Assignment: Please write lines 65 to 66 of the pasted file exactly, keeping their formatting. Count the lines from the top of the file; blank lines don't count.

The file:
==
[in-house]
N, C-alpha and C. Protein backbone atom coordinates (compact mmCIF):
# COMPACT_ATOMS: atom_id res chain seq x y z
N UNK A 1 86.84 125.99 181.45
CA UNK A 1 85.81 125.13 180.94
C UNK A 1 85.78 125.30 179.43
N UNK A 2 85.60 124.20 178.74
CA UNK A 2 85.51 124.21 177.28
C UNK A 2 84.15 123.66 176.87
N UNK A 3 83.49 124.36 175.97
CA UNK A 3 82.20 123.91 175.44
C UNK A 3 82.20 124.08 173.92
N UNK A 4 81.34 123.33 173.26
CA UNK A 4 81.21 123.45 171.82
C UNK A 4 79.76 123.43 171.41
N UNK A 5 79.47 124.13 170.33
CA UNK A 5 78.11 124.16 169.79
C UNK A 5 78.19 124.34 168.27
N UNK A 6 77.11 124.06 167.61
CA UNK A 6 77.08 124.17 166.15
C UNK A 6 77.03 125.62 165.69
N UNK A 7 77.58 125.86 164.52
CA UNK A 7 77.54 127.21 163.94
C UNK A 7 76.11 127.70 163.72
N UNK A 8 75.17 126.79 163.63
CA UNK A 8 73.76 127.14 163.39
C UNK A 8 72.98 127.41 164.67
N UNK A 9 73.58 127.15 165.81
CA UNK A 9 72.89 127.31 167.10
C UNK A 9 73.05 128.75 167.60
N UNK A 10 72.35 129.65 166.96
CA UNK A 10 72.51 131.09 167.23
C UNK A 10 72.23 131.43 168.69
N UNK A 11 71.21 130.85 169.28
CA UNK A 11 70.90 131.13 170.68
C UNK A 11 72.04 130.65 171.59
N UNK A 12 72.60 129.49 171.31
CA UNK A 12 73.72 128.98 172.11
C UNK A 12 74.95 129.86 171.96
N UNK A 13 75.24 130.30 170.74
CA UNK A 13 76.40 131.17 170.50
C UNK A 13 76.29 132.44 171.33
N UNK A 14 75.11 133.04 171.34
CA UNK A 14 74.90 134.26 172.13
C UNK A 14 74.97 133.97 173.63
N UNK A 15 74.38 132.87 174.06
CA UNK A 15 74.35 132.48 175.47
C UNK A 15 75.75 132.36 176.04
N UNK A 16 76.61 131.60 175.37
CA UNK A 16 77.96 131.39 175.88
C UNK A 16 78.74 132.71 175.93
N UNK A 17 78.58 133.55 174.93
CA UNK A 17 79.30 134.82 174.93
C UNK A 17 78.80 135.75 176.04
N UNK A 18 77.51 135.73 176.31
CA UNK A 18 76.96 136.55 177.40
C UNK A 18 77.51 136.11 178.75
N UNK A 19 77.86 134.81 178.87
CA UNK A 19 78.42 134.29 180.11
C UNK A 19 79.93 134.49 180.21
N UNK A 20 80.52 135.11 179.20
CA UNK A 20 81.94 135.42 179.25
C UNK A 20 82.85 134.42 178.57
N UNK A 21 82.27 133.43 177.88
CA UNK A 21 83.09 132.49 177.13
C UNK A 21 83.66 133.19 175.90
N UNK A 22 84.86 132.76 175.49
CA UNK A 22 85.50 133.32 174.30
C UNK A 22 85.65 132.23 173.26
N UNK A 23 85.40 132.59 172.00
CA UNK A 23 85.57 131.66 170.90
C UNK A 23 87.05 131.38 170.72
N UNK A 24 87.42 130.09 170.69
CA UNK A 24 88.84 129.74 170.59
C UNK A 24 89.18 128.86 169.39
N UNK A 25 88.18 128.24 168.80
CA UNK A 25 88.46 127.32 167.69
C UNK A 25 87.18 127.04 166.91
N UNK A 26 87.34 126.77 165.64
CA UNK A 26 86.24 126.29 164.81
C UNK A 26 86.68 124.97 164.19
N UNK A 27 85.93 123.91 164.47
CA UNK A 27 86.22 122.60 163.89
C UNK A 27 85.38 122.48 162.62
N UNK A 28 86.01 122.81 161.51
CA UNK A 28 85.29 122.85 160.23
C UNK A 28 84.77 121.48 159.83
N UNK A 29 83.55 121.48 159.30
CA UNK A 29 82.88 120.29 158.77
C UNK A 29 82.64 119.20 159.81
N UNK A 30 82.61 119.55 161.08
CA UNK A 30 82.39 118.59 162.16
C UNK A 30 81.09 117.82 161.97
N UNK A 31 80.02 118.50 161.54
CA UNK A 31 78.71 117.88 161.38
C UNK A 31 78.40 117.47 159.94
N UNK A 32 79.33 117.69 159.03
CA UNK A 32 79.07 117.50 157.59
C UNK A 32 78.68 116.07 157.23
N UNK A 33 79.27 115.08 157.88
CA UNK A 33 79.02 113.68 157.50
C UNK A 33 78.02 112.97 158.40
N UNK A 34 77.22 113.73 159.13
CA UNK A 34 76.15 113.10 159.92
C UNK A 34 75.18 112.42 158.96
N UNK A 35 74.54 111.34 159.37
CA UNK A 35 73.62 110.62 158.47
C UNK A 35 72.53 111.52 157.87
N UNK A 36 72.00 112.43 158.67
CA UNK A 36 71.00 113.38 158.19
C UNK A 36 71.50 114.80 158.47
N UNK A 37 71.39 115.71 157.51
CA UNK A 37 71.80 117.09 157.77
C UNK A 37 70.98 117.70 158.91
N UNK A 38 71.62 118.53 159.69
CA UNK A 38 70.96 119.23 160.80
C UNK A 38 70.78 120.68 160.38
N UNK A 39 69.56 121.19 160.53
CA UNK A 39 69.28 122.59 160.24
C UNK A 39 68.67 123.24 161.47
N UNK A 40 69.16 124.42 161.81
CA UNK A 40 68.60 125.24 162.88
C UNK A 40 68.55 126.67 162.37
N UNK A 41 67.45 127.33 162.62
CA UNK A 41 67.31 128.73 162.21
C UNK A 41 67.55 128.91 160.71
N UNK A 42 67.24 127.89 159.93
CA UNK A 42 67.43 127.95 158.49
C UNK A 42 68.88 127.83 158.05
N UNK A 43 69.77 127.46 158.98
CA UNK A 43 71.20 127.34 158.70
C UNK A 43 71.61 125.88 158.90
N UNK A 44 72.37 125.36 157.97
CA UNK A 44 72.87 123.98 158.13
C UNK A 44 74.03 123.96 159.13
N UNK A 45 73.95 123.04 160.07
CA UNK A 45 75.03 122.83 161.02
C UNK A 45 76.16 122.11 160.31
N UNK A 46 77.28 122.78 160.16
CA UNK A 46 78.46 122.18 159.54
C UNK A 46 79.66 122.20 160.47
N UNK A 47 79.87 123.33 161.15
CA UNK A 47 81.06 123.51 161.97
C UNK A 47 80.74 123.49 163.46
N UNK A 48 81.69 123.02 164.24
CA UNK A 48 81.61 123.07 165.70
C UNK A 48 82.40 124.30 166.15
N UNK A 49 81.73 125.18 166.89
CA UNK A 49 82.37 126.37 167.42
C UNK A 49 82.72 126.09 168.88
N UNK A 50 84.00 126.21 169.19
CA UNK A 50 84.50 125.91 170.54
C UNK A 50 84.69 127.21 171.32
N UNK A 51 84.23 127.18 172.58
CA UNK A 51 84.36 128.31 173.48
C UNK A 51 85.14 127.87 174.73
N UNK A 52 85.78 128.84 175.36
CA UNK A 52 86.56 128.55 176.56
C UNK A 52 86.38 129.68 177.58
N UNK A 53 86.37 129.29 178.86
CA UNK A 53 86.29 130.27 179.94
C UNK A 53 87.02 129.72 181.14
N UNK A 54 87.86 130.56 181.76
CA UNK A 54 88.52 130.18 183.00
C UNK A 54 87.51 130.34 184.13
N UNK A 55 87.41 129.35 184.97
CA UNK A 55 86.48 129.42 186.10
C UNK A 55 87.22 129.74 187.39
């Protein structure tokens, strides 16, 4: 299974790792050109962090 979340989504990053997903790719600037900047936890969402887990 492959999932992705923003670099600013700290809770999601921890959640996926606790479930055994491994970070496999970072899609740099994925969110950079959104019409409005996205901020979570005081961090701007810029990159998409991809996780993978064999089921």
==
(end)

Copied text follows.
CA UNK A 21 83.09 132.49 177.13
C UNK A 21 83.66 133.19 175.90